COMPOSITIONS compositions

Mazurka in C major, Op. 24 No. 2 incypit

Genre: Mazurka

Key: C major

Opus/WN: Op. 24 No. 2

Creation date: 1833-1836 (1834-1835?)

Acc. to Paderewski: X/15

Acc. to Turło: 65

Instruments: piano


The second of the Op. 24 Mazurkas, in C major, is essentially a kind of folkloric cliché. A folk provenance can be found in all its themes: in the opening theme, which brings the gestures and movements of an oberek; in its complement, inviting us to dance and click our heels; and also in the theme that is coloured with the so-called Lydian fourth. An echo of rustic music-making can also be heard distinctly in the central part of the work, transferred to a flat key and adhering to the rhythms of a foot-tapping mazur.

Here, as in the first mazurka from opus 24, the folk elements are a point of reference, although undoubtedly more distinctive than in the previous piece. Chopin’s imitable style is manifest in this miniature in both the overall design and the peerless epilogue; the sounds of the tuning of basses, repeated from the lead-in, pass into music that seems to move away from us, to grow fainter, ever closer to silence; finally, those moments when one kind of music passes into another, as if unnoticed, in contemplation, led by a changeable, modulating harmonic pulse.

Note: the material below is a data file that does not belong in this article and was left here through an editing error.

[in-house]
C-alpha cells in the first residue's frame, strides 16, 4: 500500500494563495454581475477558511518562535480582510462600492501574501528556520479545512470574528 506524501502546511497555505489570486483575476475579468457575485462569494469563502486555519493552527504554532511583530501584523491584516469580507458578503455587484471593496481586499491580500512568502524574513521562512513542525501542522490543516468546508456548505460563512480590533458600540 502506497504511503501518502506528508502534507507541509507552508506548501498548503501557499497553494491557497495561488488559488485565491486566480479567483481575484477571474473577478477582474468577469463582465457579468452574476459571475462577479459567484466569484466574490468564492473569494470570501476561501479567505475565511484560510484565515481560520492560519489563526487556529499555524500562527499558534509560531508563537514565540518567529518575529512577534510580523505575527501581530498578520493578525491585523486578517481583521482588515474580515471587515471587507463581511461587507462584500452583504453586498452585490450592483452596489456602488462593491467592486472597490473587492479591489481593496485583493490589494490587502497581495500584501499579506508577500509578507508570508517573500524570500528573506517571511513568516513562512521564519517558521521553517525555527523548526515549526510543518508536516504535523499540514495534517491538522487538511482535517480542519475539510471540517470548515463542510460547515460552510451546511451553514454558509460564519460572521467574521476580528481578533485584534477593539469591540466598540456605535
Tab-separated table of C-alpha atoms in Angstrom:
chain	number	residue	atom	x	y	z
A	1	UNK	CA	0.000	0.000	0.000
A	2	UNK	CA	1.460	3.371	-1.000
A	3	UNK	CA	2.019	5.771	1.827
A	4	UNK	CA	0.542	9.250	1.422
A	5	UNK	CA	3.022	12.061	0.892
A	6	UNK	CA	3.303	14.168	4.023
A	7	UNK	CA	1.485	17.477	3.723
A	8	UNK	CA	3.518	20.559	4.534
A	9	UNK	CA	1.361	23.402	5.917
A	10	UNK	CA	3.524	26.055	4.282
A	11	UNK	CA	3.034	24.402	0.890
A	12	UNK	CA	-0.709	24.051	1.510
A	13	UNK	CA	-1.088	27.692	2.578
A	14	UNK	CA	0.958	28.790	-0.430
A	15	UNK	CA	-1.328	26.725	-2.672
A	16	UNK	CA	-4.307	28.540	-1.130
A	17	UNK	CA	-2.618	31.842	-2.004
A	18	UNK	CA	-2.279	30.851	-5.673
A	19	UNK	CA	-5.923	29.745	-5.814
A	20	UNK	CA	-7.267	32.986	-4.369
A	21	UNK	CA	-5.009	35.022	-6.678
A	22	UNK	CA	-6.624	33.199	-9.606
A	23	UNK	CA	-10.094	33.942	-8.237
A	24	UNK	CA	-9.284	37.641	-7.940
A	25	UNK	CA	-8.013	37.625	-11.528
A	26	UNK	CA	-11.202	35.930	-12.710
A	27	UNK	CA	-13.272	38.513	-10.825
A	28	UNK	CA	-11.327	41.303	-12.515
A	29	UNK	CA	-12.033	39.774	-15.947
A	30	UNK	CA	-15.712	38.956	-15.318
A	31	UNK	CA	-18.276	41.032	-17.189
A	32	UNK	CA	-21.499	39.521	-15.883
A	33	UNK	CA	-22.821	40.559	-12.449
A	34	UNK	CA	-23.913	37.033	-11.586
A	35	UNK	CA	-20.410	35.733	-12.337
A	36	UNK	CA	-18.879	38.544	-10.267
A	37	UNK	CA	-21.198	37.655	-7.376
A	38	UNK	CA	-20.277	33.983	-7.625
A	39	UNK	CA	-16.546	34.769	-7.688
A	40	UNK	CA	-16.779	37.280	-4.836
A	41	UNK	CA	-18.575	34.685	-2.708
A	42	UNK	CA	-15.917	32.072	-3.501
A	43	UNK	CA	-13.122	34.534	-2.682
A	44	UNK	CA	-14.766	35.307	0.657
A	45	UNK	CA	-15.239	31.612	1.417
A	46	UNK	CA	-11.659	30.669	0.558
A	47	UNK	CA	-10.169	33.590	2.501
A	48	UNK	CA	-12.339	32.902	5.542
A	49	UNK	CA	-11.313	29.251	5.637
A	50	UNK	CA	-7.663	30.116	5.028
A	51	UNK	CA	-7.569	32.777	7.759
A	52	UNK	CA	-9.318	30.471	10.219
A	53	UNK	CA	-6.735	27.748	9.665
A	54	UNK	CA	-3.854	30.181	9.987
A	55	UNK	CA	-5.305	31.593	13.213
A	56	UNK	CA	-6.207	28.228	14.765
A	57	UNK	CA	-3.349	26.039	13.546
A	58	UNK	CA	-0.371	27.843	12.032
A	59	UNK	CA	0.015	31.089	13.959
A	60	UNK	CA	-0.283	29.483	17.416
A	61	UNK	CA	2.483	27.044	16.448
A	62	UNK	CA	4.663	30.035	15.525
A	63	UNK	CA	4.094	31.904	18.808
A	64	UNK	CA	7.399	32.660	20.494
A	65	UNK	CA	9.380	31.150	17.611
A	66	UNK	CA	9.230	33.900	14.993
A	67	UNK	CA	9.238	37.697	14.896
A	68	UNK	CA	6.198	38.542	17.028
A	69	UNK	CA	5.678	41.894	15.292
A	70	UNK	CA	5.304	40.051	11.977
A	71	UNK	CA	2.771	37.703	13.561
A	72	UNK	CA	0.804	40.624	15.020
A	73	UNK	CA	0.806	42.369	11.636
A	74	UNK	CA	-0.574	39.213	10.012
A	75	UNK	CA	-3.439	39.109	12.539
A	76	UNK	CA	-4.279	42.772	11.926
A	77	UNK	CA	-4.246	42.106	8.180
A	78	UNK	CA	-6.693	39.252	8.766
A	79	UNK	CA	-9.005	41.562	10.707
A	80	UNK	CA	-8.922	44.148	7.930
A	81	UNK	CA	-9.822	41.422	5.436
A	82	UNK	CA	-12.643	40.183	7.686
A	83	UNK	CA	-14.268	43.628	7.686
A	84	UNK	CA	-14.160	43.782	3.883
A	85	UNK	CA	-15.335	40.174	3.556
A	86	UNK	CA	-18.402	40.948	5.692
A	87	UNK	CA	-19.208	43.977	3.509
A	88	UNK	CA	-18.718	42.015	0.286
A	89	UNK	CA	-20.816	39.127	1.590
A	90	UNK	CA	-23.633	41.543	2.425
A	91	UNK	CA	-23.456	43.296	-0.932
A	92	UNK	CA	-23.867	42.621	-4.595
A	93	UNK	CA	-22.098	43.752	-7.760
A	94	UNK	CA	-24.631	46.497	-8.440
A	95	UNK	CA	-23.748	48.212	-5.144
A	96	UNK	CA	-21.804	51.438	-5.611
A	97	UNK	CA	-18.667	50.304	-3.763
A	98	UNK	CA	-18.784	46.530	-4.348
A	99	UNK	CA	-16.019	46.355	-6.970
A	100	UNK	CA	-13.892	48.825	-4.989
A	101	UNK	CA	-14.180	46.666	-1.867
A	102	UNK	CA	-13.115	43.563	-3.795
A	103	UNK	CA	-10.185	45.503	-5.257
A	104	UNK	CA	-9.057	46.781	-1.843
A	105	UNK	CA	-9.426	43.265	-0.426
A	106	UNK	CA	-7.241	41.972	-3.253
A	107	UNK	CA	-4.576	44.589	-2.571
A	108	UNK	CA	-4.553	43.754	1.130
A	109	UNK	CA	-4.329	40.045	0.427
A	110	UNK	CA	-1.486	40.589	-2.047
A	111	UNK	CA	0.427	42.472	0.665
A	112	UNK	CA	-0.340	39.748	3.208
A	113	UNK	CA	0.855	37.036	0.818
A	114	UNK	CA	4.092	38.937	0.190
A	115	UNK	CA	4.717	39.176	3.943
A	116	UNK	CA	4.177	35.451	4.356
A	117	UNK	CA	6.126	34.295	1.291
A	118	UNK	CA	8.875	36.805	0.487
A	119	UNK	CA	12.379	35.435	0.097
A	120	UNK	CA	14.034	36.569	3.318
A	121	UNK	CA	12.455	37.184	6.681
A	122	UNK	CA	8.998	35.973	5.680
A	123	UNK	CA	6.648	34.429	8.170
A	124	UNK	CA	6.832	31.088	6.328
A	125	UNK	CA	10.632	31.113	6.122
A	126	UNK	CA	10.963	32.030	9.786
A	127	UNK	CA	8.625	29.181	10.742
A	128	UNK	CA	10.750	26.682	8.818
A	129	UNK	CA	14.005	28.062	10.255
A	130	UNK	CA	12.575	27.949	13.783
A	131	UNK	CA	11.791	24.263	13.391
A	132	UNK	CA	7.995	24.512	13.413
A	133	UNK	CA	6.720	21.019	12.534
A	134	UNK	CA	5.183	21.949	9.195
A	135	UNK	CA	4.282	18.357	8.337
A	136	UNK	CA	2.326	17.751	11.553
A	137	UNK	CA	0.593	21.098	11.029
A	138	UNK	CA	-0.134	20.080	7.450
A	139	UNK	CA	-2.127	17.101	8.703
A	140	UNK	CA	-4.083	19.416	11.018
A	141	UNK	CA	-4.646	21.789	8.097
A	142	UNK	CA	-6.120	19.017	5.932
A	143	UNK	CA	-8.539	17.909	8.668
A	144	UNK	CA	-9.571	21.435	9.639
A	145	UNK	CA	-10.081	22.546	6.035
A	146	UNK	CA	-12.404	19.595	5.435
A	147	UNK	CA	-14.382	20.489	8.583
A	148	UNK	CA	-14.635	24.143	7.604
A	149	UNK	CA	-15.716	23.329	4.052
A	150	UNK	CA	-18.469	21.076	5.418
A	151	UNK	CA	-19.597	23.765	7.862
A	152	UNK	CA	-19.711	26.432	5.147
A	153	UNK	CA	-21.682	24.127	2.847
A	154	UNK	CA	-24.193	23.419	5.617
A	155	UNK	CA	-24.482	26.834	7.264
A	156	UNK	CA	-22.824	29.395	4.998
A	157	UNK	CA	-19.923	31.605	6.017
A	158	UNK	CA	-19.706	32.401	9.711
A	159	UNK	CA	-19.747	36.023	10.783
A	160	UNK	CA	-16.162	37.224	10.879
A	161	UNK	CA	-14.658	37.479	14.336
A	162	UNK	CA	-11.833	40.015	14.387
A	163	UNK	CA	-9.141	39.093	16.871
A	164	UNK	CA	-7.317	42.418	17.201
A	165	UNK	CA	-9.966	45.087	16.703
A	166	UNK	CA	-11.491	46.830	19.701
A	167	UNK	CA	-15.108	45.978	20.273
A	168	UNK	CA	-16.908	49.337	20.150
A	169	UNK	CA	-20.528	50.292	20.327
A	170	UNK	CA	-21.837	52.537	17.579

Hoesick heard in the C major Mazurka a realistic impression of a ‘dance in a tavern’, with ‘rural musicians belting it out’, and ‘young swains clicking their heels as they dance with the lasses’. Zdzisław Jachimecki even attempted to assign the roles in the dance; first the girl, then the man. Yet this rustic atmosphere of dancing in taverns appears in Chopin’s music merely as remembrance, or as in a dream, when one image passes into another, before dispersing in a haze of sound that fades and falls silent.

This is another mazurka that tempted Pauline Viardot to produce a vocal transcription. Louis Pomey’s text, which has nothing in common with folklore, mazurkas or Chopin’s music, speaks of a young girl, but the transcription itself is quite charming.

Another peculiar resonance arose a long time after Chopin’s work was composed. When playing the mazurkas of Karol Szymanowski, Op. 50, one discerns an echo of Chopin’s Mazurka in the very first piece of the set. Of course, with Szymanowski this echo resounds in a different tonal sphere and in the context of a different epoch, but the rhythmic pattern that lends his work its shape and the kind of dance gestures lead back towards Chopin.

Author: Mieczysław Tomaszewski
[Cykl audycji "Fryderyka Chopina Dzieła Wszystkie"]
Polish Radio, program II


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Mazurka in C major, Op. 24 No. 2 Op. 24 No. 2
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